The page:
Spain denies report of 1st local cholera case since 1979
Strain of vibrio cholerae bacteria detected does not lead to cholera, clarifies Health Ministry
Clarifying a report of Spain's first local cholera case since 1979, the country's Health Ministry said on Wednesday that the strain detected was that of the vibrio cholerae bacteria, which does not lead to cholera.
On Wednesday, Madrid Public Health Director Elena Andradas said a case of cholera had been detected in the Spanish capital last week.
A girl who drank contaminated water on a farm in Toledo had been hospitalized, but her illness should have been diagnosed as vibrio gastroenteritis, not cholera, the Health Ministry said in a statement.
Local authorities had sealed off the farm.
Only some strains of vibrio cholerae are pathogenic to humans and cause the potentially deadly disease cholera.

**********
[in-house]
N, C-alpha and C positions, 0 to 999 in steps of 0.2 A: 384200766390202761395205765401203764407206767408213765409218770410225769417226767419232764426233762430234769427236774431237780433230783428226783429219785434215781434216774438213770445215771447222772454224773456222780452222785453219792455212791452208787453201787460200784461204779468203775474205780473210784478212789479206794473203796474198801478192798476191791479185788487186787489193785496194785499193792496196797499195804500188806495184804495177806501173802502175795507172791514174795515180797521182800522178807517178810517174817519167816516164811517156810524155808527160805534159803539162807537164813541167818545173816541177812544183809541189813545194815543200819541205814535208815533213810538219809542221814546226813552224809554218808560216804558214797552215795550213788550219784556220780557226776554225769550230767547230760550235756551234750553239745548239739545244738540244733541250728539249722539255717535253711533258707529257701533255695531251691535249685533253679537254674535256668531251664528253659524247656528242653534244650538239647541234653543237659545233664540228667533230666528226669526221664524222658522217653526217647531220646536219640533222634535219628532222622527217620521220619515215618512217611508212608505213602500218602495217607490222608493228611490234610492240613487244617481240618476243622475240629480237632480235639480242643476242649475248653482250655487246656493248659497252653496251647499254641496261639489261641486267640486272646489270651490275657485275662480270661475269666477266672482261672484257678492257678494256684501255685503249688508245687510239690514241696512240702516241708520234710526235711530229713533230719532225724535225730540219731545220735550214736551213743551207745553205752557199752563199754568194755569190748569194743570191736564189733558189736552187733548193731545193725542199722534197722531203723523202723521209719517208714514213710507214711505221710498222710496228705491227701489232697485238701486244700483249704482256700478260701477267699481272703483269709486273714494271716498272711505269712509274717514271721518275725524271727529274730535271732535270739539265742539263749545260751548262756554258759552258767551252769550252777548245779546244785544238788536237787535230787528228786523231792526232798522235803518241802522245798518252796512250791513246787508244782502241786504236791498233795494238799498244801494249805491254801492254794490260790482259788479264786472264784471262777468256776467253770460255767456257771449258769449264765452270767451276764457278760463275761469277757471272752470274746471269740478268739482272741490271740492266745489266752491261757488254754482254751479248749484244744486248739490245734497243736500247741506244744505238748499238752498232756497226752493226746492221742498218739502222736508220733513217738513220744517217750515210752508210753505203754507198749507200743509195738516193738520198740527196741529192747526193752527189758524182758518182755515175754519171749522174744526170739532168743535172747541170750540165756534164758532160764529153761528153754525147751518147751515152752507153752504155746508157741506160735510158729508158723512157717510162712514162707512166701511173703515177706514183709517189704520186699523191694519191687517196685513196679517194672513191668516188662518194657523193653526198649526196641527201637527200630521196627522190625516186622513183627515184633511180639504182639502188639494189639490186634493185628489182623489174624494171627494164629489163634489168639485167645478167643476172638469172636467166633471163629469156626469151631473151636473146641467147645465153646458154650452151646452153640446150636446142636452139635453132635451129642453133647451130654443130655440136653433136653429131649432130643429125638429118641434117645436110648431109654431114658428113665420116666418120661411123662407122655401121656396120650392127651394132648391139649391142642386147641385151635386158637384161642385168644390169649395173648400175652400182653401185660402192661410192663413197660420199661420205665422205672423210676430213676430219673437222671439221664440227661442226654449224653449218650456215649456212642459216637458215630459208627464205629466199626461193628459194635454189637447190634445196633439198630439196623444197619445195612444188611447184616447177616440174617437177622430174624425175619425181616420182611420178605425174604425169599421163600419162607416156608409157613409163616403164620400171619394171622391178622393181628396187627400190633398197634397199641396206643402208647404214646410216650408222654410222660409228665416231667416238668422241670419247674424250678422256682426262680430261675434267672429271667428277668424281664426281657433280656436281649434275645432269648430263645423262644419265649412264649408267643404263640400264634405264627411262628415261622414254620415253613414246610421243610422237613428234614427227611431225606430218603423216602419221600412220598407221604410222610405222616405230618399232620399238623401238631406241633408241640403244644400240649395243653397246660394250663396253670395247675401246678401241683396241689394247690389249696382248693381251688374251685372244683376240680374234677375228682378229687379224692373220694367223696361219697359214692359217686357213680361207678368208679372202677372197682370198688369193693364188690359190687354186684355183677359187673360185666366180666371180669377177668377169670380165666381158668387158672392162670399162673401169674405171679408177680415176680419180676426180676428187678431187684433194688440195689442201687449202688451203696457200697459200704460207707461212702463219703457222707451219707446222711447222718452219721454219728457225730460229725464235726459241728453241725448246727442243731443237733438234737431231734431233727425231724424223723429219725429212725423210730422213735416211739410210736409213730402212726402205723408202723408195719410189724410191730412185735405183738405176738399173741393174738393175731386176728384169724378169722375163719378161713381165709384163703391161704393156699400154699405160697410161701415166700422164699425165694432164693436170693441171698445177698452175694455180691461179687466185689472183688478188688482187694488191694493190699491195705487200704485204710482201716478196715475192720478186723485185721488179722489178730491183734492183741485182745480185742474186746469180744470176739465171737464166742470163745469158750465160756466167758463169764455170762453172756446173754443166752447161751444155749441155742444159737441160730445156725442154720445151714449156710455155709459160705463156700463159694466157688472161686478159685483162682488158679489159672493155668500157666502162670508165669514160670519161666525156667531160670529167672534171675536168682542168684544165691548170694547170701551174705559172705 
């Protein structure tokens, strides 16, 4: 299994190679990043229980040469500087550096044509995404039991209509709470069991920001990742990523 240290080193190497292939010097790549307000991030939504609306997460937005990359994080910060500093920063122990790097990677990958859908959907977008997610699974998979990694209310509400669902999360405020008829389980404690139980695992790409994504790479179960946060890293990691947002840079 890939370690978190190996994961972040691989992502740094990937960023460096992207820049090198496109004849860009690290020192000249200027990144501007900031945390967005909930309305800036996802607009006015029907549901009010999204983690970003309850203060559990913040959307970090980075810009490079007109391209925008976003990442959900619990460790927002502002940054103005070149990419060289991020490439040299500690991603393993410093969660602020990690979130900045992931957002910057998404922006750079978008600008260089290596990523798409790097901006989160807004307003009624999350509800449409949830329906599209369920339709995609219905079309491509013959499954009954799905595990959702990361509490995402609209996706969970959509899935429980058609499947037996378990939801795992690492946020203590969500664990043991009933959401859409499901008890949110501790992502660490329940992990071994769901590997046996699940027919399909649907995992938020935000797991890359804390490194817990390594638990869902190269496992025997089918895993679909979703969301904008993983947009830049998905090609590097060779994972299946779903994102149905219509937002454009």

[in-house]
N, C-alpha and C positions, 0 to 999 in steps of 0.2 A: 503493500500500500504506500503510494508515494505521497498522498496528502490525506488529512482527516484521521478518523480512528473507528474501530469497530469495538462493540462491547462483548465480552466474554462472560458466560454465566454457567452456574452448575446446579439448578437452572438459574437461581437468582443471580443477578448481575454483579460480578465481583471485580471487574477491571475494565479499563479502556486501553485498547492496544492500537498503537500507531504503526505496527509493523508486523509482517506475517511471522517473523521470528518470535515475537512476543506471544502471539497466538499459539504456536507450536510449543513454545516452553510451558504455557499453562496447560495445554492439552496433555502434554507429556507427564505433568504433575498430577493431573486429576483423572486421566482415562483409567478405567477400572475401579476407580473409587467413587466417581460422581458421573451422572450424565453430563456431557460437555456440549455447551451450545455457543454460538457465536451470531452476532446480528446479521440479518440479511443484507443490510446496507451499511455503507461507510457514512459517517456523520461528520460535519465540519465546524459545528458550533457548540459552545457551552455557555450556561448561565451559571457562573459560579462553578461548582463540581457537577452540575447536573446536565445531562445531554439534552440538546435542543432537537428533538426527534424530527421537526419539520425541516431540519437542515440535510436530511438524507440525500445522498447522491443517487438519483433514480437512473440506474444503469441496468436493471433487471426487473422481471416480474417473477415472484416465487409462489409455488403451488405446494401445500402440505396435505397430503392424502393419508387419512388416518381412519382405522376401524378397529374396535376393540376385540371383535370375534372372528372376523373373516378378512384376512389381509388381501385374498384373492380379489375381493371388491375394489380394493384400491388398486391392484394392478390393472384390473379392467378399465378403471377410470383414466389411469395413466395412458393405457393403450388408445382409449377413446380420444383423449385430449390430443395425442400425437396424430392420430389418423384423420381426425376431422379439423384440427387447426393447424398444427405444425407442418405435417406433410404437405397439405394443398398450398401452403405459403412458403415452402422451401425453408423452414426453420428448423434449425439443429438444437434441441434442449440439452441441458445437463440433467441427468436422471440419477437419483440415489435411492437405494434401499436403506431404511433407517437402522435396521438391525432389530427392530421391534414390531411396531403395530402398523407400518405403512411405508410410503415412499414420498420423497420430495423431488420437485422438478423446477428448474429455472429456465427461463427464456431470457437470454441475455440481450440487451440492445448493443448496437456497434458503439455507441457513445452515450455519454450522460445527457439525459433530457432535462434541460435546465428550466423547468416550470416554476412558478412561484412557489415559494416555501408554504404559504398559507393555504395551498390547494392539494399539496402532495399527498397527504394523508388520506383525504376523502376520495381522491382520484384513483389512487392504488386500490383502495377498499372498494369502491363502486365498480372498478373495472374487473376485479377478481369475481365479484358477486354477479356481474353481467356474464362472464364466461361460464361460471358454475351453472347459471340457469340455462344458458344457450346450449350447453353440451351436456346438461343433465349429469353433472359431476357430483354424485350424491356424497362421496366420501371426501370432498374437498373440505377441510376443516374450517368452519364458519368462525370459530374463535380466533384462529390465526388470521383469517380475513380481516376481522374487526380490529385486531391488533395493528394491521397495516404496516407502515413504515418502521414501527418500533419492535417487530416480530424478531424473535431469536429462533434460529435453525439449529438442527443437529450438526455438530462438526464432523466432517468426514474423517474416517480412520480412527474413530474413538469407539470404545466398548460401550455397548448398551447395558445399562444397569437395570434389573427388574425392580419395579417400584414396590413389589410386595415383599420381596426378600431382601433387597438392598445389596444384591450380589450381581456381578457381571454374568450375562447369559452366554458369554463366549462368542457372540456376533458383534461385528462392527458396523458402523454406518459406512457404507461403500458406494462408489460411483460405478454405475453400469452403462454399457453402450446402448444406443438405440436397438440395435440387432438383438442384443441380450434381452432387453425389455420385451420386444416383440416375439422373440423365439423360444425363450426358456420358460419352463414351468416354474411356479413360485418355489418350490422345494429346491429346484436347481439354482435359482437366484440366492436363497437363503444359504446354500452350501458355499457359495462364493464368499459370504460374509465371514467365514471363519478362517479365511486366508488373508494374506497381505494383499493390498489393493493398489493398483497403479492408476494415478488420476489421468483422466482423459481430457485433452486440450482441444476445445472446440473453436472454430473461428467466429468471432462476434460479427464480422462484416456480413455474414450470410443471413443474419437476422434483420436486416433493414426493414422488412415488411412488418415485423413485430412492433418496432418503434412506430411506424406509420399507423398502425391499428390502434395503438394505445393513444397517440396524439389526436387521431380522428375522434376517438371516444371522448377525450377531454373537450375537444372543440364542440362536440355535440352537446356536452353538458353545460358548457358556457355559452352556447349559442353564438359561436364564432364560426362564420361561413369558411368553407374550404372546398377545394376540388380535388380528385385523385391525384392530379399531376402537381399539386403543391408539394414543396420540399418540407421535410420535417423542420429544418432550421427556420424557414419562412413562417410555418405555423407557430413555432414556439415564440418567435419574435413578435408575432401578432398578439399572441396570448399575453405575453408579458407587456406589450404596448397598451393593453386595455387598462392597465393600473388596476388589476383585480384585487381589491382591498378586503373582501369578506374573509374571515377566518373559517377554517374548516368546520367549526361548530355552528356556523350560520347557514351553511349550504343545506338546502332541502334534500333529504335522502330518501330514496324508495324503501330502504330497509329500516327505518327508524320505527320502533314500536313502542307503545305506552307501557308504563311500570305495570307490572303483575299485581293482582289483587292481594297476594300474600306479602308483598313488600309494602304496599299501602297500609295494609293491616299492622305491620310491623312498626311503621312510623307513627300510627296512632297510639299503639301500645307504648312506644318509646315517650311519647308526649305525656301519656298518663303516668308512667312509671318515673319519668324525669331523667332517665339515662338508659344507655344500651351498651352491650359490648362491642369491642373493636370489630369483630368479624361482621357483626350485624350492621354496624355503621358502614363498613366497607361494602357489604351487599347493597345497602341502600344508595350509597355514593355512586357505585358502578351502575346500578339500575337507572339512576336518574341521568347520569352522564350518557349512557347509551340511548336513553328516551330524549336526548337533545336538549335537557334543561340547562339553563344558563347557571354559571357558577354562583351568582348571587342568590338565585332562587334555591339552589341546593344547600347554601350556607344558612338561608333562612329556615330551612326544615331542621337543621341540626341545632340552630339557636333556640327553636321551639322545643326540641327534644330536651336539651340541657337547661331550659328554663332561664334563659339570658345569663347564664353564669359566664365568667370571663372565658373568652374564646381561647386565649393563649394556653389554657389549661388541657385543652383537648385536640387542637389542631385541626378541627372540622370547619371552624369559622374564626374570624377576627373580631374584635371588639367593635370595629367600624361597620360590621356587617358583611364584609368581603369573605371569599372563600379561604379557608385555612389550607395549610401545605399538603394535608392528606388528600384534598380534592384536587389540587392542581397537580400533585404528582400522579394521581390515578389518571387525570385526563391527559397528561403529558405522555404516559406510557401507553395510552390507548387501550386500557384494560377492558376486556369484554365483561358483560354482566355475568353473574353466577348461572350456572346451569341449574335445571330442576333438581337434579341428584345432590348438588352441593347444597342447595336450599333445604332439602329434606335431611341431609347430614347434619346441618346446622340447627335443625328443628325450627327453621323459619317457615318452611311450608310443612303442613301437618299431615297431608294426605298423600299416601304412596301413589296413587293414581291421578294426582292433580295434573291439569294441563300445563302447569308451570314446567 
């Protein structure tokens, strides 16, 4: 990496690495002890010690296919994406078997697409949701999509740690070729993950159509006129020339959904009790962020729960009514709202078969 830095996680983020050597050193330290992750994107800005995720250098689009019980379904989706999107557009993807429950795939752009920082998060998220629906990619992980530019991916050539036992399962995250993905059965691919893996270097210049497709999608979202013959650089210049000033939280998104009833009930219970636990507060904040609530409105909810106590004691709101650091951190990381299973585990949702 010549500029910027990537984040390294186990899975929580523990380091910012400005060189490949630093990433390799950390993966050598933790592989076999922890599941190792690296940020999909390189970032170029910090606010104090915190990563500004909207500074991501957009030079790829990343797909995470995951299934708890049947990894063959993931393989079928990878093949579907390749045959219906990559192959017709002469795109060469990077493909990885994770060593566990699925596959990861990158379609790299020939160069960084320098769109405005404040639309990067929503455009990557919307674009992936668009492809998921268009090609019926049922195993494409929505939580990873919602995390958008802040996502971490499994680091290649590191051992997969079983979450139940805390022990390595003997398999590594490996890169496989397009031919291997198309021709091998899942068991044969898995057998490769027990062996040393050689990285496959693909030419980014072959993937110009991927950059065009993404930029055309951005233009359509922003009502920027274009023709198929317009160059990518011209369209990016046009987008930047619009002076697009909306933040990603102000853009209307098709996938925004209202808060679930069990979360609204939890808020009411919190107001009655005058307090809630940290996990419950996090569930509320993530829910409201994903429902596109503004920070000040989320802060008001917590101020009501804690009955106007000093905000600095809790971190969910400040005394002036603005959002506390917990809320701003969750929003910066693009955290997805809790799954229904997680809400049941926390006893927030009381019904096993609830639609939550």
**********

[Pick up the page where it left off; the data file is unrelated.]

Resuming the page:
Though the one detected in Spain was part of the 01 serogroup that can lead to cholera outbreaks, the ministry said this particular bacteria lacked the toxin that causes the infection.
Researchers estimate that between 1.3 million to 4 million people are infected with cholera each year, causing between 21,000 and 143,000 deaths worldwide.
The European Centre for Disease Prevention and Control says major ongoing outbreaks are being reported in Afghanistan, Bangladesh, the Democratic Republic of Congo, Ethiopia, and Nigeria.
The last time someone in Spain was locally infected with cholera was in the North African enclave of Melilla in July 1979. From there, it spread across the country, affecting 264 people, according to a research paper.